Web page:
From Falk to Bush, the impressions by Kevin Pollak are, well, impressive

December 21, 1991|By Steve McKerrow

Comedian Kevin Pollak makes a joke of his relative obscurity near the opening of a new edition of the "HBO Comedy Hour" tonight, but Baltimore viewers actually may recognize him right away.

The funny comic played crazy cousin Izzy in "Avalon," filmmaker Barry Levinson's evocative 1990 ode to his own growing up years in Charm City. In fact, the film credit is mentioned briefly in "Kevin Pollak: Stop With the Kicking," premiering at 10:15 p.m. on the premium service.

Like most of the "HBO Comedy Hour" installments, this one is a mix of Pollak's stand-up act (as taped at the Mountain View Center for the Performing Arts near San Francisco), and some skit-style taped material.

But in this case, the latter is actually pretty funny: a black-and-white spoof of Madonna's "Truth or Dare," in which David Steinberg is seen as the director trying to make the obnoxious Mr. Pollak seem warm and lovable.

As Mr. Pollak says in another context, "It's not gonna happen."

And the stage material -- Mr. Pollak performed his act at Baltimore's Slapstix Comedy Club during the filming of "Avalon" -- is mostly pretty funny, too.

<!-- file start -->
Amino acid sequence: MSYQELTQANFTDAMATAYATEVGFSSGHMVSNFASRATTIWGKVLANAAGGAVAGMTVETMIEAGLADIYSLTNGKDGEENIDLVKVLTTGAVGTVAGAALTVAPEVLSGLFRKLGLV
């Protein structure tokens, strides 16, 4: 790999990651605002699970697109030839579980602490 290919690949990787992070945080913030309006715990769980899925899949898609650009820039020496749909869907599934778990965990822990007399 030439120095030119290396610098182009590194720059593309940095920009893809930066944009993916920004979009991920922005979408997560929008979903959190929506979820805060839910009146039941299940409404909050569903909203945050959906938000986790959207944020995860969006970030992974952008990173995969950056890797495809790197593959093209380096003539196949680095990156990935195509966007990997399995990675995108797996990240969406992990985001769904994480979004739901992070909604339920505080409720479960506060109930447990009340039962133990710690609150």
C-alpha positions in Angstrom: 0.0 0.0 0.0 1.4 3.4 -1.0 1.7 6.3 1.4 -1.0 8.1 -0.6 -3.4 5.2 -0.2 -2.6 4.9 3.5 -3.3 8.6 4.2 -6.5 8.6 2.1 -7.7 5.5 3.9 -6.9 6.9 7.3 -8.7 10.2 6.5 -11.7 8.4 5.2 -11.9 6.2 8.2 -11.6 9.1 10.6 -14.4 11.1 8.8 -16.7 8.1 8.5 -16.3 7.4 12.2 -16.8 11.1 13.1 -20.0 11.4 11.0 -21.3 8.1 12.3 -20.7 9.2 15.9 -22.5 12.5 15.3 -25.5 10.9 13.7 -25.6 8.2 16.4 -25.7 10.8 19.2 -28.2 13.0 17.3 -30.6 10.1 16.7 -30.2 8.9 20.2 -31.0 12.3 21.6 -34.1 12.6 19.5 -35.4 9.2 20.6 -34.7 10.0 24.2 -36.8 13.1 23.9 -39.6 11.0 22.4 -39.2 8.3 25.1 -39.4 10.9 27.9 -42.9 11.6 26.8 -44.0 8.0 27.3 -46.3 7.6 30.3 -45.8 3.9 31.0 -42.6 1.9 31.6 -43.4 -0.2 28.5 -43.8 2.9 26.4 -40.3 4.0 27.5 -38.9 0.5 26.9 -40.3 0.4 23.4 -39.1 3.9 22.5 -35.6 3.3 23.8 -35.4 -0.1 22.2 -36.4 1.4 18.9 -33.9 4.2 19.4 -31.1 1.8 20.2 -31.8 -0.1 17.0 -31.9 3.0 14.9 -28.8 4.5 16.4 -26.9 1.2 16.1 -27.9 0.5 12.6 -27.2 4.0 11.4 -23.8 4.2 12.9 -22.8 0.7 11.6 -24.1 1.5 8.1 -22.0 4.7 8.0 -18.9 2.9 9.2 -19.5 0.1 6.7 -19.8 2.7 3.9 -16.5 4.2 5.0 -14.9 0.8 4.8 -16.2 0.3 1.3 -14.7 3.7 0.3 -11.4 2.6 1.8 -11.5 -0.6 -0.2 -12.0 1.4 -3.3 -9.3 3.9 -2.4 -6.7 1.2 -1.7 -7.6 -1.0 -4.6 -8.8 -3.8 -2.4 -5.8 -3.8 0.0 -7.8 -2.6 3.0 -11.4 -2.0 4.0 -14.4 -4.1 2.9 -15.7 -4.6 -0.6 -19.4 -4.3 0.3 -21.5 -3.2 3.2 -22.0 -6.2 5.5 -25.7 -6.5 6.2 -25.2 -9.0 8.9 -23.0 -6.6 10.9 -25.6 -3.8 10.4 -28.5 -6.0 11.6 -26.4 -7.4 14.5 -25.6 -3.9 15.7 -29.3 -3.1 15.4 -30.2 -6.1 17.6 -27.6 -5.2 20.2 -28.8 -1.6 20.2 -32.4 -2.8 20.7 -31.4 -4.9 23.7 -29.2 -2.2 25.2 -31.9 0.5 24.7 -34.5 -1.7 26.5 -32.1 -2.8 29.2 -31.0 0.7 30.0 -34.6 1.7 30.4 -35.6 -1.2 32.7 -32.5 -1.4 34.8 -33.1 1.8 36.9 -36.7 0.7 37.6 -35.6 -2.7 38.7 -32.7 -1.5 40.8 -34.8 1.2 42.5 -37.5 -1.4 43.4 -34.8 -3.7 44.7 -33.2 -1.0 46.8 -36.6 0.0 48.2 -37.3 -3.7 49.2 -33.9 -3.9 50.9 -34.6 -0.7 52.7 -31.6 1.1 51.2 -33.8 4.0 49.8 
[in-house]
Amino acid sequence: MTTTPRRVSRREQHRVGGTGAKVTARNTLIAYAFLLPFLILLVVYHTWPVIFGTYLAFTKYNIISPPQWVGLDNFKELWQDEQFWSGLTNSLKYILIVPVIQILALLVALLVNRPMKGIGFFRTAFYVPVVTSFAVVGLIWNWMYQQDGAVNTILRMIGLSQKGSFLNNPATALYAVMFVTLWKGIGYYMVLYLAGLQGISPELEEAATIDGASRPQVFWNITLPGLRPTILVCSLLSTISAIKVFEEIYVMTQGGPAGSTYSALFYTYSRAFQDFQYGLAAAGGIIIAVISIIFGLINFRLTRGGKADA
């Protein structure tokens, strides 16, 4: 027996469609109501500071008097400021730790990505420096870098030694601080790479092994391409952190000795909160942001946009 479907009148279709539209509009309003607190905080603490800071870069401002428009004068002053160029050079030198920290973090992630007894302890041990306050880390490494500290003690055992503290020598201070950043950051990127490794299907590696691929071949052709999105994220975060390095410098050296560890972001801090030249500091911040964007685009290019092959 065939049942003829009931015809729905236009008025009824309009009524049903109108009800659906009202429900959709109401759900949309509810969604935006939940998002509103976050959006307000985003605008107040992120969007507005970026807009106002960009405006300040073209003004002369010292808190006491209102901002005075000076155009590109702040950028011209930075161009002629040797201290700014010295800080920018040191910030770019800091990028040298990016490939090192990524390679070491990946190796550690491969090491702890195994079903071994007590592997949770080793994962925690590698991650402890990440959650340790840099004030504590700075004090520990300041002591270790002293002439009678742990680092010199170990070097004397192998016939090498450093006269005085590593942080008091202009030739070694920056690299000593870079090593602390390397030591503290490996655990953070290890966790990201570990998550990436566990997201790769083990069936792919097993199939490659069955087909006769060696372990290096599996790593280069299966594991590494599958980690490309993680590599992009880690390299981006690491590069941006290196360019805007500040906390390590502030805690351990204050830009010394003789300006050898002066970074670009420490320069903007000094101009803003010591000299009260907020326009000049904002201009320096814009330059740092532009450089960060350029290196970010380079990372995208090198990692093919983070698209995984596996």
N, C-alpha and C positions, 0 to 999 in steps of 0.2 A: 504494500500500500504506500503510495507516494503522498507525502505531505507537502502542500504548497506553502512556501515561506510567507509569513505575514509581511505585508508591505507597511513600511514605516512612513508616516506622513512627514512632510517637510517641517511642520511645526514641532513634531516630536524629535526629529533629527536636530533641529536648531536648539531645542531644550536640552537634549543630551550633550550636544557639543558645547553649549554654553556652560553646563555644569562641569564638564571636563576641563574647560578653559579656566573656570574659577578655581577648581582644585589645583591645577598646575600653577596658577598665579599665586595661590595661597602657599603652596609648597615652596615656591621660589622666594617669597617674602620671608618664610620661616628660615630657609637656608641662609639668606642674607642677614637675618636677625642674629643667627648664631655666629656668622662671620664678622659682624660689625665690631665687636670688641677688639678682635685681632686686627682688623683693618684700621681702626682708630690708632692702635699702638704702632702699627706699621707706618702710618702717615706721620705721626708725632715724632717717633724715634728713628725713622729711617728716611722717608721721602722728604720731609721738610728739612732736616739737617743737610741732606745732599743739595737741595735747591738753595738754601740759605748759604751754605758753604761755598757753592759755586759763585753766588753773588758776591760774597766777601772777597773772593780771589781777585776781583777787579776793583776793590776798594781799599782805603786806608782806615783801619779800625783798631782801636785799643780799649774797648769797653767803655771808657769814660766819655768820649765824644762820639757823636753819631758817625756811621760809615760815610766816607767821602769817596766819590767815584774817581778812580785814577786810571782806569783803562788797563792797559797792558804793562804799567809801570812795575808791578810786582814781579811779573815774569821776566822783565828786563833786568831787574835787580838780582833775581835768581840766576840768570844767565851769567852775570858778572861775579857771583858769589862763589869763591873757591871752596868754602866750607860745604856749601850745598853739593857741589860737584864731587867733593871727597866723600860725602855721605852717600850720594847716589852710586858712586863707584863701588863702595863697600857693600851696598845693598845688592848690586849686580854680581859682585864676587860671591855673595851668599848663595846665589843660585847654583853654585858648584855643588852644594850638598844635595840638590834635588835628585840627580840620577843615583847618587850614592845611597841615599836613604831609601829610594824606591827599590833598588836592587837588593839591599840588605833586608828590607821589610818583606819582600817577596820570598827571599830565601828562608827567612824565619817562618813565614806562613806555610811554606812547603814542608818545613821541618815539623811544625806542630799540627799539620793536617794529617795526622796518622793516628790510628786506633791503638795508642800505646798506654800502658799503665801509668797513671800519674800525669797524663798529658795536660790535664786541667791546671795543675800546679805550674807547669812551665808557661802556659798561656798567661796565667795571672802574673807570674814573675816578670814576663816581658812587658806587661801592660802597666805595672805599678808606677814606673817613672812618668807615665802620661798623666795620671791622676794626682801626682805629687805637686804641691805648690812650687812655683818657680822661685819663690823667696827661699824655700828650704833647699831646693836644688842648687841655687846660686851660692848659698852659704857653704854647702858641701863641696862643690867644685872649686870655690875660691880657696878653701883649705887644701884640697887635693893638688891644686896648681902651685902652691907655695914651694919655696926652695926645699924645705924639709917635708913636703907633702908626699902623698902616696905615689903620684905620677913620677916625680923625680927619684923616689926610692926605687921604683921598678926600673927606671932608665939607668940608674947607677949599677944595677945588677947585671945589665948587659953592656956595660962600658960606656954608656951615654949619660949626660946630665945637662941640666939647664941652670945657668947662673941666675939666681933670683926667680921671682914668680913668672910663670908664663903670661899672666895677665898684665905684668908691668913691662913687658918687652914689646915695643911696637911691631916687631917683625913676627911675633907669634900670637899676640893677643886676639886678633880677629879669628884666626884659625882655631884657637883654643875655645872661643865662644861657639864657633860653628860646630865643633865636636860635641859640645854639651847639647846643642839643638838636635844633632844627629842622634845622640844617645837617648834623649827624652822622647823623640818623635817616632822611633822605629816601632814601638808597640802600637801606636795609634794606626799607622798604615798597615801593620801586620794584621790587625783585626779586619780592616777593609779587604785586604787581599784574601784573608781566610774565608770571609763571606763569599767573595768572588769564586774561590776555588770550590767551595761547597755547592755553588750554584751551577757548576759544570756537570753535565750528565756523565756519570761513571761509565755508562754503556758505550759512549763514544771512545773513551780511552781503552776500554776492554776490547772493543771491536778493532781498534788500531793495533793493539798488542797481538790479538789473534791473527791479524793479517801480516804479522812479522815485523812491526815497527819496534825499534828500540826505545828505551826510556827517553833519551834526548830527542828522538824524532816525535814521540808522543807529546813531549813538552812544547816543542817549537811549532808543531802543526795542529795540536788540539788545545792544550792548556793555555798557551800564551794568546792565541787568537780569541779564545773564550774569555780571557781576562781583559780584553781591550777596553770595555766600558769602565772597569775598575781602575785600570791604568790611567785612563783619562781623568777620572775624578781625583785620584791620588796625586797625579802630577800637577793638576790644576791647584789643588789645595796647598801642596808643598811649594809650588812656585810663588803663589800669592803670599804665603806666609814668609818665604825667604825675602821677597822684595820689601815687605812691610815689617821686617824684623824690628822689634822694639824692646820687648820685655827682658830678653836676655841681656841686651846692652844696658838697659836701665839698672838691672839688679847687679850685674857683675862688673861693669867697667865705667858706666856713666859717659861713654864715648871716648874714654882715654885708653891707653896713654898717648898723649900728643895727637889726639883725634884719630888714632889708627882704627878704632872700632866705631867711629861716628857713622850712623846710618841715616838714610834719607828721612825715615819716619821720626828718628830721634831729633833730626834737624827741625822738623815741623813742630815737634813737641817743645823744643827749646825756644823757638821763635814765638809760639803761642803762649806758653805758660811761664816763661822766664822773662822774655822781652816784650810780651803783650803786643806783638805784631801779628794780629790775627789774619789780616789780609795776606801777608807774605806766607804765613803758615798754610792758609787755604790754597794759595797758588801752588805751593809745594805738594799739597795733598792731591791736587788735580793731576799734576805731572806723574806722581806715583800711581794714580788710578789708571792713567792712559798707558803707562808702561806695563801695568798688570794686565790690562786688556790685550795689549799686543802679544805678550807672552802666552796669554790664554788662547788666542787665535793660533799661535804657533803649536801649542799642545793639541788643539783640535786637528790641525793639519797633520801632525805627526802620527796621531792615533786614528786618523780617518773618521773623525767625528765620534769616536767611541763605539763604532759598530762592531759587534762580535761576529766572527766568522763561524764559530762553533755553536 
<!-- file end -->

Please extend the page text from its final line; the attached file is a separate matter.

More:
Especially good are his impressions. He does a bit claiming that whenever he is stopped for speeding he does another character for the police, including Peter Falk (as "Columbo"), Dudley Moore (from "Arthur"), and Dustin Hoffman (from "Rain


His George Bush is dead on, too, and not terribly complimentary. The president, he says, "is kind of a cartoon character at this point, kind of this mad, deranged substitute teacher."

In fact, he suggests Bush came up "with this Ken Doll running for vice president" (Dan Quayle) expressly to steer too much scrutiny away from himself.

And a segment on the movie trend toward super-violent, superstar heroes such as Arnold Schwarzenegger is funny and accurate at the same time.

On the scale of cable comedy crudity, Mr. Pollak ranks relatively low, preferring a brand of humor that depends more on astute ZTC observation than shocking language and content. However, there is some adult-oriented material, including a spirited defense of the Pee-wee Herman case in Florida last summer.

The funniest thing about Mr. Pollak, however, is that throughout the show he may be reminding you of someone else, but you just can't figure who.

Guess who? His mannerisms and speech patterns seem to be a sharp, if entirely unconscious, take-off on talk-show host Regis Philbin. Really!

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